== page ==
By Lindsay Kent
Looking for ways to improve your training is a necessary part of progressively overloading your body with various challenges and stimuli. The techniques usually involve primary components, such as varying the volume, load, complexity, time under tension, or exercise selection. Often, by taking it back to basics, we can focus on simple concepts that we use in every training session to produce great improvements in force, power, and overall performance.
Enter the stretch-shortening cycle, or SSC, which creates elastic energy in the muscle. When a muscle is stretched, its natural tendency is to rebound back to its resting state. That’s the elastic energy. A common example is a rubber band, which acts like a spring when stretched, instantly recoiling with force back to its original state.
The SSC involves all three phases of an exercise repetition. Phase 1 is the eccentric contraction, or the stretching of the muscle. Phase 2 is the pause between phase 1 and phase 3, and Phase 3 is the concentric contraction, or shortening of the muscle. The loading phase of the SSC occurs during phase 1, and the stored energy must be used immediately, or it will be lost as heat. In fact, it is used in phase 3, which is the actual muscle contraction. The SSC allows for significantly more force production than would occur during a normal contraction.
The elastic component cannot be specifically trained, but you can work on your timing during the execution of movements. In order to improve maximum strength, size, and power, you must activate three specific components: the nervous system, the storage and release of muscular elastic energy, and a muscle contraction. Therefore, in order to “turn on” and use the stored elastic energy instantly, you must activate the nervous system and the contraction with the muscle stretch.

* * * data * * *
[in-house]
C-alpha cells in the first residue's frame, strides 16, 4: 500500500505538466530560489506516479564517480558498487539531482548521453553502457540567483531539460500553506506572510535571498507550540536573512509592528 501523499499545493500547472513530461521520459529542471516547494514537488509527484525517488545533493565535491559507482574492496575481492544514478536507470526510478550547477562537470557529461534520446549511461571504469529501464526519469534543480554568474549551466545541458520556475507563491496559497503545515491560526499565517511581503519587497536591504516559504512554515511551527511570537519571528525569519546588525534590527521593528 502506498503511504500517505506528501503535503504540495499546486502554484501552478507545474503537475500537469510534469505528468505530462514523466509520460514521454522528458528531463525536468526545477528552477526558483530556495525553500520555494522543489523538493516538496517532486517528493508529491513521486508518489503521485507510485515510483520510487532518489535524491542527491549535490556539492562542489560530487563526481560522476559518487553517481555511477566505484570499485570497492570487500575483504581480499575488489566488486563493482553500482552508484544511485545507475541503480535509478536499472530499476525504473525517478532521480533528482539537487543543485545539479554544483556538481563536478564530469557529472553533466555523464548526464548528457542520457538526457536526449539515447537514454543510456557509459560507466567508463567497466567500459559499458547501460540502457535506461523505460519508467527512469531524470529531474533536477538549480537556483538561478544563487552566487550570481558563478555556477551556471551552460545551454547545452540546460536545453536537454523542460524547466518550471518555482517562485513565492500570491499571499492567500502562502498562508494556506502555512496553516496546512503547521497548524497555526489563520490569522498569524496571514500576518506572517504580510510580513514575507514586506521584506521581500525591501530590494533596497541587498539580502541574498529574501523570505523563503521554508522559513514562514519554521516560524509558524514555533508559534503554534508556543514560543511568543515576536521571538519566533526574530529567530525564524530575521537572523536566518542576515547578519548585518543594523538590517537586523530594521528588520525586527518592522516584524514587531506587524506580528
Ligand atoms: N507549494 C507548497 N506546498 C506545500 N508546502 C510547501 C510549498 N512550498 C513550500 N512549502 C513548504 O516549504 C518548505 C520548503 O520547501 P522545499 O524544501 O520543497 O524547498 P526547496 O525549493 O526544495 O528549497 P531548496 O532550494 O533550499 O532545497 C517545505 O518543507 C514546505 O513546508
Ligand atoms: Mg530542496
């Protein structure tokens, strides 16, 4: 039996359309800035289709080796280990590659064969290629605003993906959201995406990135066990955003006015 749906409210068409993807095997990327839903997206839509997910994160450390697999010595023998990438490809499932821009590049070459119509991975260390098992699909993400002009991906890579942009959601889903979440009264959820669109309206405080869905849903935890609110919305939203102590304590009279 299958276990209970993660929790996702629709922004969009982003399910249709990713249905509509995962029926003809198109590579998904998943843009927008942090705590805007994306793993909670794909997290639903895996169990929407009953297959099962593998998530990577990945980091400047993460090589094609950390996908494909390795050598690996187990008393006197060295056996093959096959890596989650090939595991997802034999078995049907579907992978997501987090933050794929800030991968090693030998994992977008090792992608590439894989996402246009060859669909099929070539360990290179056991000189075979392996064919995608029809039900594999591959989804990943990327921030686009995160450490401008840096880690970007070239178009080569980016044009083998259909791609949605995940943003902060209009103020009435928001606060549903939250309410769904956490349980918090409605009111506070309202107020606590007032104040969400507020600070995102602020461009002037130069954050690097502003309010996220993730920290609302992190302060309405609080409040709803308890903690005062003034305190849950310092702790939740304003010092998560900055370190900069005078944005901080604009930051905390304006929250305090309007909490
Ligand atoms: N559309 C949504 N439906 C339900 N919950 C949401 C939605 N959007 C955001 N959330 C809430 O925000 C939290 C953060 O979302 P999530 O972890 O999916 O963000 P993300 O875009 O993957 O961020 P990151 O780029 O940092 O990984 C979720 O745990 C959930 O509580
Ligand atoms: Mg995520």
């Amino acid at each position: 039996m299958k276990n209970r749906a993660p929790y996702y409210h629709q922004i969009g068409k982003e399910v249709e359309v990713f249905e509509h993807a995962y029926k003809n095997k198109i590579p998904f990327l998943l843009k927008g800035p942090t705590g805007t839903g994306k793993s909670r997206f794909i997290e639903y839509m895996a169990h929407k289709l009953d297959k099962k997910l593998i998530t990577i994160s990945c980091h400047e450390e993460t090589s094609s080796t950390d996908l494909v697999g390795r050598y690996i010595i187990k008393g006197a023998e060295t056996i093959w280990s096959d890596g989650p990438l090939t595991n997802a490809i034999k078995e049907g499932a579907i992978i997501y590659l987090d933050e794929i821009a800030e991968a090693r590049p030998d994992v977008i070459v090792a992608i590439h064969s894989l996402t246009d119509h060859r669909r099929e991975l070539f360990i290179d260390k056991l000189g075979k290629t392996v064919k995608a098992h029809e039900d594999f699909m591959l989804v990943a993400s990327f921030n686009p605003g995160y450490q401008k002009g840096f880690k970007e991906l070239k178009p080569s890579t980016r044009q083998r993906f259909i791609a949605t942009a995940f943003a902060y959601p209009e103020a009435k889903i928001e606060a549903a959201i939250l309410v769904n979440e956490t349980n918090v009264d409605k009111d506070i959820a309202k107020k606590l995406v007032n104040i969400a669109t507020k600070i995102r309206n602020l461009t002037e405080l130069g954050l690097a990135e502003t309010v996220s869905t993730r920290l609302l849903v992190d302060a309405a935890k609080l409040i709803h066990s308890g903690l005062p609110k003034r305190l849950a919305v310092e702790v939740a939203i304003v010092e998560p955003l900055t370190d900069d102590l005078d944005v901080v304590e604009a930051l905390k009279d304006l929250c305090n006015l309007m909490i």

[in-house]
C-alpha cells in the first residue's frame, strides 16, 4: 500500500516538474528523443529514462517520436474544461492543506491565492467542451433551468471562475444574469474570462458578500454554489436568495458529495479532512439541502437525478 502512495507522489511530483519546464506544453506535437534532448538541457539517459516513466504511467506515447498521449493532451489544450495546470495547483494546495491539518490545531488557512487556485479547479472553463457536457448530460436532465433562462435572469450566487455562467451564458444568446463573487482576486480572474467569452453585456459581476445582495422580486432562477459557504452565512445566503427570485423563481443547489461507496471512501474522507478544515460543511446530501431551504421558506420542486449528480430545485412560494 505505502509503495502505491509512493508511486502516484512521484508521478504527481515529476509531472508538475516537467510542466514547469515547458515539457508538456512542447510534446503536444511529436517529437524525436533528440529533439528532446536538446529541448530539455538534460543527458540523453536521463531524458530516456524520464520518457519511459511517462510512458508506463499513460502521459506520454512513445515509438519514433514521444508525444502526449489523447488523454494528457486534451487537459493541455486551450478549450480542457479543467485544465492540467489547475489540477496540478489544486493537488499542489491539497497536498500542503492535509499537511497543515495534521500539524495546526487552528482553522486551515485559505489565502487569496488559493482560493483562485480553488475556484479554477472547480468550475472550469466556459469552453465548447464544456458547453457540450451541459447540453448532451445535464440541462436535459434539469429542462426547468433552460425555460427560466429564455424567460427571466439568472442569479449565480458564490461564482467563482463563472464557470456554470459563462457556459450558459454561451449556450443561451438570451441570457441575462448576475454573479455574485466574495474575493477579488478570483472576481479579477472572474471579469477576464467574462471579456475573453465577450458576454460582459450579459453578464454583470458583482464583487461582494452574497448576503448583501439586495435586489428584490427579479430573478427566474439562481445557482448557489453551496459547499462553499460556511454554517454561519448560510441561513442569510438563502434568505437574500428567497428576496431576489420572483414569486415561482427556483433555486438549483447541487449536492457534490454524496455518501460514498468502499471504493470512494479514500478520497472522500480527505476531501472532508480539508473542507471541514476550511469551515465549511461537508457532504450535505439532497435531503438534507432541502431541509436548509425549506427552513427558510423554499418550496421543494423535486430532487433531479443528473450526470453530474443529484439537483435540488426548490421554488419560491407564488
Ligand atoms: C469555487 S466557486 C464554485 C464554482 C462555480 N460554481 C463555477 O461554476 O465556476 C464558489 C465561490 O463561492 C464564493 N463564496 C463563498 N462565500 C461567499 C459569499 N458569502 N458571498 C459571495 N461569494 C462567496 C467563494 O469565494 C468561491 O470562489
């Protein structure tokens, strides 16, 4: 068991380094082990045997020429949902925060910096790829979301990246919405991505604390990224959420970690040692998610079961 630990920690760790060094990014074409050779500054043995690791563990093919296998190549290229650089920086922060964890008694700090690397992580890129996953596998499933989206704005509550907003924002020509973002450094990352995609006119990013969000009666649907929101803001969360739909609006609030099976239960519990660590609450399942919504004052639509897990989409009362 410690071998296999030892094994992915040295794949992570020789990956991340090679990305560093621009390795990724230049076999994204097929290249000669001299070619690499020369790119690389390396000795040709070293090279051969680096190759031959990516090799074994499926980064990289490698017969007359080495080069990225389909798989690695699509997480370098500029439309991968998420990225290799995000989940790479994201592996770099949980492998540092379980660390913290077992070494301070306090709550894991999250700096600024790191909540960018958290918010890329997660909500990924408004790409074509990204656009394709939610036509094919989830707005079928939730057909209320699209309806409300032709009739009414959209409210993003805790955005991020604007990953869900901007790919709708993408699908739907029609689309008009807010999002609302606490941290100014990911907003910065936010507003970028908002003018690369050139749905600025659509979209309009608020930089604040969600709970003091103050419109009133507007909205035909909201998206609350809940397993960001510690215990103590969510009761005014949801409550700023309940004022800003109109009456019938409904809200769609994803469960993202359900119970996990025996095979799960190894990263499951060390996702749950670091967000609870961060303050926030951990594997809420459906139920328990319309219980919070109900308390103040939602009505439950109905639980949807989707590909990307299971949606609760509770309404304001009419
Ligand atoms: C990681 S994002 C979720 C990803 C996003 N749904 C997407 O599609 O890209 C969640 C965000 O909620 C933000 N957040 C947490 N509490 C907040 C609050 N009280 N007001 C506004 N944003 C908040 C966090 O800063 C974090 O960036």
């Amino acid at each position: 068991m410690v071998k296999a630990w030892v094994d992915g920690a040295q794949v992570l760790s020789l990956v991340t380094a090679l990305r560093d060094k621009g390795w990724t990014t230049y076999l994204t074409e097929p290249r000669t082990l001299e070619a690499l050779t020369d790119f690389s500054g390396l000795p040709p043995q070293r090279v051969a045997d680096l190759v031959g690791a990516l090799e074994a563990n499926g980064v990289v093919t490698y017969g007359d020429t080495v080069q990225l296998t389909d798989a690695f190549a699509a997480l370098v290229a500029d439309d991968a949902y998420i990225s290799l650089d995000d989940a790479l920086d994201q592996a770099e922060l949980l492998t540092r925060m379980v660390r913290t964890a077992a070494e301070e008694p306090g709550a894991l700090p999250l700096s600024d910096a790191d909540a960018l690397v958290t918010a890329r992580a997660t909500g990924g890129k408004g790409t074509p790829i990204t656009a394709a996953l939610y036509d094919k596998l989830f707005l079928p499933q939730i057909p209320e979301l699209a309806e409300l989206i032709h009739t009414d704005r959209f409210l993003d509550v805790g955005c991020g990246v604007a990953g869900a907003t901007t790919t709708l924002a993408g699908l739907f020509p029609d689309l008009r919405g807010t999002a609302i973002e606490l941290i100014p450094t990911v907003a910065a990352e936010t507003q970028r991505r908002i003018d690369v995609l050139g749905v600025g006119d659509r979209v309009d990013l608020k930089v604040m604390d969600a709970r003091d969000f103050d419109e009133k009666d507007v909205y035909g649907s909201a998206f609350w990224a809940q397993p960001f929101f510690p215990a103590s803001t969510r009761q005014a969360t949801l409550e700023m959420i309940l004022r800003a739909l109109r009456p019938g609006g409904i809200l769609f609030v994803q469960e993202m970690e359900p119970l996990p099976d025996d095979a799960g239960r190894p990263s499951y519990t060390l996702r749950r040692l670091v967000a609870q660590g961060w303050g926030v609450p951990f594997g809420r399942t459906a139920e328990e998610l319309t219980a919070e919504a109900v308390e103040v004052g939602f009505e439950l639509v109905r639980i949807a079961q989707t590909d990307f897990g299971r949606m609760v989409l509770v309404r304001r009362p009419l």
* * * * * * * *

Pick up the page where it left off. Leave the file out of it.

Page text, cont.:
Plyometrics and the SSC
One way to accomplish that is with plyometric training, which is fantastic for improving your rebounding, or contractual speed. The faster your muscles contract, the greater the overload that is placed on them, increasing muscle-fiber activation, performance and power.
When building your plyometric sessions, you want to include both low and high-impact movements. Low-impact plyometric exercises focus on increasing power in speed-dominant sports, where the resistance to overcome is low. Examples include medicine ball throws, skips, box jumps, and jumping rope.
High-impact plyometrics are the opposite; they require increases in power where the resistance to overcome is high. High-impact plyo-exercises include depth jumps, drop jumps, and jumps between obstacles.
Progressively overloading your plyometric schedule is important for both safety and recovery, as plyometric work is extremely taxing on the central nervous system. Here’s a methodical progression for building skill in different categories of plyometric actions:
1) Concentric or reduced-eccentric actions: jumping rope, skips, medicine ball throws, jumps to the top
2) Concentric-eccentric-concentric actions: jumps, jumps between obstacles
3) Concentric-eccentric actions: depth jumps, drop jumps
The specificity principle, which dictates that your body will adapt very specifically to the methods of training you use, should be your guide in determining which plyometric movements to use. For example, executing movements rapidly is beneficial for powerlifters but not for bodybuilders. Rather, bodybuilders need to “explode” during their lifts, which makes use of the SSC and, in turn, the stored elastic energy.
One or two plyometric workouts a week can make a difference in anyone’s size, strength, speed and overall athletic performance. If possible, set aside time for a separate plyometric workout, apart from your regular training. Choose three to five exercises, and perform them circuit-style to give your body a metabolic challenge as well.
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About the Author
As the captain of a Junior Olympic volleyball team, Lindsay Kent loved testing her limits and digging deep to push herself to the next level. Fitness and nutrition were such an ingrained part of her lifestyle that fitness was the obvious career choice. She’s a professor at the International Sports Sciences Association (ISSA) College of Exercise Science and also owns her own training business, Lindsay Kent Fitness. She holds the designation of Master Personal Trainer, with specialty areas in Fitness Nutrition, Strength and Conditioning, Exercise Therapy, Youth and Senior Fitness, and Athlete/Functional training. She is a spokesmodel for ISSA, writes for various fitness publications, and is a BeautyFit sponsored athlete.
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